Doxorubicin-induced cardiac mitochondrionopathy

Research output: Contribution to journalShort survey

269 Citations (Scopus)

Abstract

Doxorubicin (Adriamycin®) is a potent and broad-spectrum antineoplastic agent prescribed for the treatment of a variety of cancers, including both solid tumours and leukaemias. Unfortunately, despite its broad effectiveness, long-term therapy with doxorubicin is associated with a high incidence of a cumulative and irreversible dilated cardiomyopathy. Numerous mechanisms have been proposed to account for this toxicity. Although there is general consensus that doxorubicin undergoes redox cycling to generate free radicals that are responsible for mediating the various cytopathologies associated with drug exposure, the source and subcellular targets continue to be debated. This short review provides a synopsis of the evidence implicating cardiac mitochondria as key intracellular targets, both as sites of generation of highly reactive free radical intermediates as well as targets for the interference with cell calcium regulation and bioenergetic failure that are hallmarks of doxorubicin-induced cardiac failure.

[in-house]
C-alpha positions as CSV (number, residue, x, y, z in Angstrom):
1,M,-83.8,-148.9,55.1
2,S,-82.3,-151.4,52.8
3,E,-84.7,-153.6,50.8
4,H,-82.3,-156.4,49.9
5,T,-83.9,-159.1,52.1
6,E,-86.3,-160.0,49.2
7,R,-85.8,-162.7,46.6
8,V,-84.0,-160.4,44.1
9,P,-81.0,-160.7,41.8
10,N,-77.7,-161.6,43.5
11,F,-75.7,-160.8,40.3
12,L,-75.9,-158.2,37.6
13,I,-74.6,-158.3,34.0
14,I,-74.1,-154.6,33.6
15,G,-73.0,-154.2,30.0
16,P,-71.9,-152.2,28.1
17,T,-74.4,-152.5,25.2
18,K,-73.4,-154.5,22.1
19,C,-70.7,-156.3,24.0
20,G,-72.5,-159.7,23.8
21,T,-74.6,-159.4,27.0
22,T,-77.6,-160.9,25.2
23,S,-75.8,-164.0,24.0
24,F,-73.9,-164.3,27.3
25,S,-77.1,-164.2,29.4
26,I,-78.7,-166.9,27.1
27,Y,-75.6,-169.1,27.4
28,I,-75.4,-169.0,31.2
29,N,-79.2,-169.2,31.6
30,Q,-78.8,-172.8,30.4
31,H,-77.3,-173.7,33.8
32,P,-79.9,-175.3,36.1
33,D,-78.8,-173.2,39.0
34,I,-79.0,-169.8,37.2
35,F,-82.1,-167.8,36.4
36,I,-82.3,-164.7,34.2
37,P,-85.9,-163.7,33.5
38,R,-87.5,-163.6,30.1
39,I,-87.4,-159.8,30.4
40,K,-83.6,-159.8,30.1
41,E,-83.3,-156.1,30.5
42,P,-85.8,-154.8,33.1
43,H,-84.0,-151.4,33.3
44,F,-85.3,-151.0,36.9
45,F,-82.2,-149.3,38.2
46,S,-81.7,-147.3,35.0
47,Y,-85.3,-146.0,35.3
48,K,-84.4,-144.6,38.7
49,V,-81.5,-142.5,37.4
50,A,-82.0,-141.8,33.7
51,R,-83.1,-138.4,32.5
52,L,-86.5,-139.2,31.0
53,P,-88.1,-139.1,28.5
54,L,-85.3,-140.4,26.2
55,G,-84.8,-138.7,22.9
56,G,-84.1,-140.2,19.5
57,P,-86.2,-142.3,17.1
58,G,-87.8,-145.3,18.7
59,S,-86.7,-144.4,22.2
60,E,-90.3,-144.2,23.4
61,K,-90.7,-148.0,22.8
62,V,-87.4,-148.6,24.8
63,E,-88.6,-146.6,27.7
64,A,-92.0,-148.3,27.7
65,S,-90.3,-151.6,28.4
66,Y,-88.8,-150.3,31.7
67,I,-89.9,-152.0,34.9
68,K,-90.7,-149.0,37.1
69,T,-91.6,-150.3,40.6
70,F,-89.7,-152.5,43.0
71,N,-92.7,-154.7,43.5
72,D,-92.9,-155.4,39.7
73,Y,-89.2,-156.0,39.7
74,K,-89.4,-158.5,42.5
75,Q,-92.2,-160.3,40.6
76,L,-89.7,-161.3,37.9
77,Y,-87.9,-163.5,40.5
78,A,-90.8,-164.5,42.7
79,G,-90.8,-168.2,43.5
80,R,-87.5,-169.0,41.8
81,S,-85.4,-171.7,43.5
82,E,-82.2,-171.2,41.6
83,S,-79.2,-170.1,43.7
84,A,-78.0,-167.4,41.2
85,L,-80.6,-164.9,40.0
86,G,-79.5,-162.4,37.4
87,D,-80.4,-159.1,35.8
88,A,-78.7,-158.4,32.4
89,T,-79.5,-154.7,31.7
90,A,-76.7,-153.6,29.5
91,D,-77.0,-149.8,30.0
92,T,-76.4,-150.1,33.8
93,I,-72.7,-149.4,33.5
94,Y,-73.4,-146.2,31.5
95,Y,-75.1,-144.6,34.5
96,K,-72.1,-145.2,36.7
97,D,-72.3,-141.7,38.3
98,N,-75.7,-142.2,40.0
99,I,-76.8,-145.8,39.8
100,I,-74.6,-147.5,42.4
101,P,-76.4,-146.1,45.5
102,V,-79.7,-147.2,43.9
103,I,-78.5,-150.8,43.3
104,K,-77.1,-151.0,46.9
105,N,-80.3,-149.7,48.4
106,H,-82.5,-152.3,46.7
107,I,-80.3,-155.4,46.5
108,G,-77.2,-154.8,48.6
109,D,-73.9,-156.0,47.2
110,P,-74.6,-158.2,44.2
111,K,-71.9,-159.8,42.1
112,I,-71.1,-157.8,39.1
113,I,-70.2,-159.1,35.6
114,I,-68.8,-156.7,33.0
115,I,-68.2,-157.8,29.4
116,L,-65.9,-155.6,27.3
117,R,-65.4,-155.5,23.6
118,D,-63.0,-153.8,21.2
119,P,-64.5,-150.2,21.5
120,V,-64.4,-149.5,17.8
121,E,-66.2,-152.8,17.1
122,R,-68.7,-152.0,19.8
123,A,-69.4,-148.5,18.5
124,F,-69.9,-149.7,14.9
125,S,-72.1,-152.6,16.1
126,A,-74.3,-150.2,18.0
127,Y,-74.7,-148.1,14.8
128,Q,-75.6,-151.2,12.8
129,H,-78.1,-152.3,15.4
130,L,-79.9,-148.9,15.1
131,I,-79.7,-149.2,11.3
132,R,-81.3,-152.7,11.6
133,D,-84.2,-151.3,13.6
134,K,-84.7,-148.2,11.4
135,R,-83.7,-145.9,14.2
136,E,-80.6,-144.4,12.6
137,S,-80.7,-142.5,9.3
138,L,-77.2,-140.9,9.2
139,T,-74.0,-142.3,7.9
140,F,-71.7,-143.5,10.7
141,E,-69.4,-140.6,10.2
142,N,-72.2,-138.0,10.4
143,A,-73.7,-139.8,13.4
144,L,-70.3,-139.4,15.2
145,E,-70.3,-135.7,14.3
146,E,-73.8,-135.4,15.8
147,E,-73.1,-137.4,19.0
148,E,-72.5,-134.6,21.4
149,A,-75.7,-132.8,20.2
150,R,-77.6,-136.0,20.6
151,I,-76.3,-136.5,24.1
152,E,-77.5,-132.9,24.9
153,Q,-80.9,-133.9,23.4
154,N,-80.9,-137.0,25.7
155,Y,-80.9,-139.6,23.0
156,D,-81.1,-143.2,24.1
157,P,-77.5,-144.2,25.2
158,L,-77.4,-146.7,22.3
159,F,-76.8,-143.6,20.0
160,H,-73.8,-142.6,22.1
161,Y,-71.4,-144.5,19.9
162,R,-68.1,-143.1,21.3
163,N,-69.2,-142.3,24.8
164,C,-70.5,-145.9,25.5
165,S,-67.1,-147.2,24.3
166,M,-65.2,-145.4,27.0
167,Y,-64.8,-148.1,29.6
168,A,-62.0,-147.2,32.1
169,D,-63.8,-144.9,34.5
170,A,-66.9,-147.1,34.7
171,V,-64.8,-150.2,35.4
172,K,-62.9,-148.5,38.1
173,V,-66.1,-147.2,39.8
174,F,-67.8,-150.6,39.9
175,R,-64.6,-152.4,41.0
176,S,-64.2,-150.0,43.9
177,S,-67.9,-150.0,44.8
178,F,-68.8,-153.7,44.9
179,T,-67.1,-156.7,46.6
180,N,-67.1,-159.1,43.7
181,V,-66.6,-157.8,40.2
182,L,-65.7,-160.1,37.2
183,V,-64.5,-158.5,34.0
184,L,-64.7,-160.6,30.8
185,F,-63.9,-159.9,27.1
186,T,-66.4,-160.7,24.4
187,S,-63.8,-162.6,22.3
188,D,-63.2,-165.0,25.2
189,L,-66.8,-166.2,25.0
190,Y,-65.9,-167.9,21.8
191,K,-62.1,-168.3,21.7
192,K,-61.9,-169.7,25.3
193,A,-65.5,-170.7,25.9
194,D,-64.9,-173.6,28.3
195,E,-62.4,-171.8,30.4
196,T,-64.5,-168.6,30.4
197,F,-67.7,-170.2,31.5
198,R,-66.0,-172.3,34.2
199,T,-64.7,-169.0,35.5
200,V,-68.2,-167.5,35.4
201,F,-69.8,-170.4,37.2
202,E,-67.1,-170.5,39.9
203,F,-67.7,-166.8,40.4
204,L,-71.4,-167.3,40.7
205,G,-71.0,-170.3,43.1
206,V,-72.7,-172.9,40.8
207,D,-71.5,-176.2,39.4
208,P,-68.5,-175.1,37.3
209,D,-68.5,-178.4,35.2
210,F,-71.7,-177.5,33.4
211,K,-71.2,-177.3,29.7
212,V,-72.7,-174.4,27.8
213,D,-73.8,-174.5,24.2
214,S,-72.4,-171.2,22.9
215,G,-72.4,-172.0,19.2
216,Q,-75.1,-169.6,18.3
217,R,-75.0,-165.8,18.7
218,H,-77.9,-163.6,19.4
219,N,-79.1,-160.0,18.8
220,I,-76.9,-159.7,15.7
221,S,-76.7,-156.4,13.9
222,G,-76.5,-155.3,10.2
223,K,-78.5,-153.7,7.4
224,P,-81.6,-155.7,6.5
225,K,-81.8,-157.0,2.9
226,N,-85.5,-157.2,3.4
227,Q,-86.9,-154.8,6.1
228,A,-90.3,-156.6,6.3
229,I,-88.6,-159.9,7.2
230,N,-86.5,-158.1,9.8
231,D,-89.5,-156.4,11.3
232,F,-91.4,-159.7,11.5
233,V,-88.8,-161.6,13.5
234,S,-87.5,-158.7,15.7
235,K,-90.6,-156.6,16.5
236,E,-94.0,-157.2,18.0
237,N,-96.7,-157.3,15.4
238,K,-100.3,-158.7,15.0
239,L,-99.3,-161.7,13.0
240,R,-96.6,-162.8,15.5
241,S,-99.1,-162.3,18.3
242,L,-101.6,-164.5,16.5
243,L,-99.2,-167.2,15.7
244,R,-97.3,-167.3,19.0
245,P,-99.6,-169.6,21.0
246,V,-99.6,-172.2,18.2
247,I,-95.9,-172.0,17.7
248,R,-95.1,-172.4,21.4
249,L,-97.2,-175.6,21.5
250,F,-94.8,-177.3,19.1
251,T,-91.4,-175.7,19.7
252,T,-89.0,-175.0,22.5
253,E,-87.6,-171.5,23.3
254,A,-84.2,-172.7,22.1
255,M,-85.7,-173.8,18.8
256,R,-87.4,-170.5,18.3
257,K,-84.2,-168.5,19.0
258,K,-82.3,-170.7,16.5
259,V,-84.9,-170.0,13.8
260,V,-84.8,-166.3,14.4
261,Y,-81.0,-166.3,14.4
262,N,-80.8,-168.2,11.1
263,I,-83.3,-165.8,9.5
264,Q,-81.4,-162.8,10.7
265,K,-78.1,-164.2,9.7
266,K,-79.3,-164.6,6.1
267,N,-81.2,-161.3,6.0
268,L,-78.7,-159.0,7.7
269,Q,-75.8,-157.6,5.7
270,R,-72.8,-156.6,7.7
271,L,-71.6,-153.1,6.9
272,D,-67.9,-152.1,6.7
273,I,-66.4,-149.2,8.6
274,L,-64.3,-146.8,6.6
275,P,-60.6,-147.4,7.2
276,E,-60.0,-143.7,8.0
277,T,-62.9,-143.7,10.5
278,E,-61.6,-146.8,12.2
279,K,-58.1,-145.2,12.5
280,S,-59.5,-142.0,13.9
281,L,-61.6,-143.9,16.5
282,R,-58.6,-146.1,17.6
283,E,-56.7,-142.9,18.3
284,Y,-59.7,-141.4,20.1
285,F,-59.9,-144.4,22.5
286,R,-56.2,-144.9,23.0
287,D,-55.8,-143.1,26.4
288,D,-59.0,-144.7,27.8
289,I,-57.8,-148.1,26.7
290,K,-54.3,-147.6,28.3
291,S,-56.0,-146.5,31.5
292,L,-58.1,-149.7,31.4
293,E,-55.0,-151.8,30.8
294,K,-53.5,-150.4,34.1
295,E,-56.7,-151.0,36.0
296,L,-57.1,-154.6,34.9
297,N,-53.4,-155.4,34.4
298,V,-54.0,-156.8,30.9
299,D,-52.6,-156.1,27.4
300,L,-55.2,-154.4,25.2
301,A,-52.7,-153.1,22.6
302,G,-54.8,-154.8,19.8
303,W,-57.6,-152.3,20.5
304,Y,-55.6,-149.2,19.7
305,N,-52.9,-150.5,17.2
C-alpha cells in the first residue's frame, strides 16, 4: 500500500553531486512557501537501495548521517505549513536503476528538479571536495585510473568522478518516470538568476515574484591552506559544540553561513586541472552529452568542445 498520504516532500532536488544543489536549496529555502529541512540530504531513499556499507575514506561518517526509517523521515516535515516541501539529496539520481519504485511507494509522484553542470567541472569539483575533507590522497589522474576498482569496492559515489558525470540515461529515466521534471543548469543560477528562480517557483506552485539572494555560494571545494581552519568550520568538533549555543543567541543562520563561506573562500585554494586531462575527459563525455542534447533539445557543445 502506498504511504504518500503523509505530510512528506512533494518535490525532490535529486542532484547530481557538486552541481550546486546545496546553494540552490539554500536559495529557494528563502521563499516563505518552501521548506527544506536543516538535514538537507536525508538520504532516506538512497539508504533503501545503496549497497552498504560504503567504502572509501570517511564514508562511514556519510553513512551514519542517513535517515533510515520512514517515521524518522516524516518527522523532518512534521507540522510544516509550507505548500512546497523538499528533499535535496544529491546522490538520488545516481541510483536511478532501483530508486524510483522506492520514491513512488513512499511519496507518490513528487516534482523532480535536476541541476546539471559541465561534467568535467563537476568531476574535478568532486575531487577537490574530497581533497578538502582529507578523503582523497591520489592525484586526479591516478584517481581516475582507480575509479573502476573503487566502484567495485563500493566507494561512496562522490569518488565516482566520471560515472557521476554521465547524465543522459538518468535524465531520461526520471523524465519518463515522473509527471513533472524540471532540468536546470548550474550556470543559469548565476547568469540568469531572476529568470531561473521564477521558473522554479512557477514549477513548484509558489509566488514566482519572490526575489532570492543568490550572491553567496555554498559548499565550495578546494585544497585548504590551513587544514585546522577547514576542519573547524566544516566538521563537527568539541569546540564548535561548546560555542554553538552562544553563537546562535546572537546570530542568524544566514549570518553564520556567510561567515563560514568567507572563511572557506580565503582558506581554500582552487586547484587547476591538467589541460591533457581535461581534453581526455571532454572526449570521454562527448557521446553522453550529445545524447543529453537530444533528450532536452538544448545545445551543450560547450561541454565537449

Original languageEnglish (US)
Pages (from-to)105-115
Number of pages11
JournalPharmacology and Toxicology
Volume93
Issue number3
DOIs
StatePublished - Sep 1 2003

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Doxorubicin
Free Radicals
Mitochondria
Dilated Cardiomyopathy
Antineoplastic Agents
Energy Metabolism
Oxidation-Reduction
Toxicity
Tumors
Neoplasms
Leukemia
Heart Failure
Calcium
Incidence
Pharmaceutical Preparations
Therapeutics

Cite this

Doxorubicin-induced cardiac mitochondrionopathy. / Wallace, Kendall B.

In: Pharmacology and Toxicology, Vol. 93, No. 3, 01.09.2003, p. 105-115.

Research output: Contribution to journalShort survey

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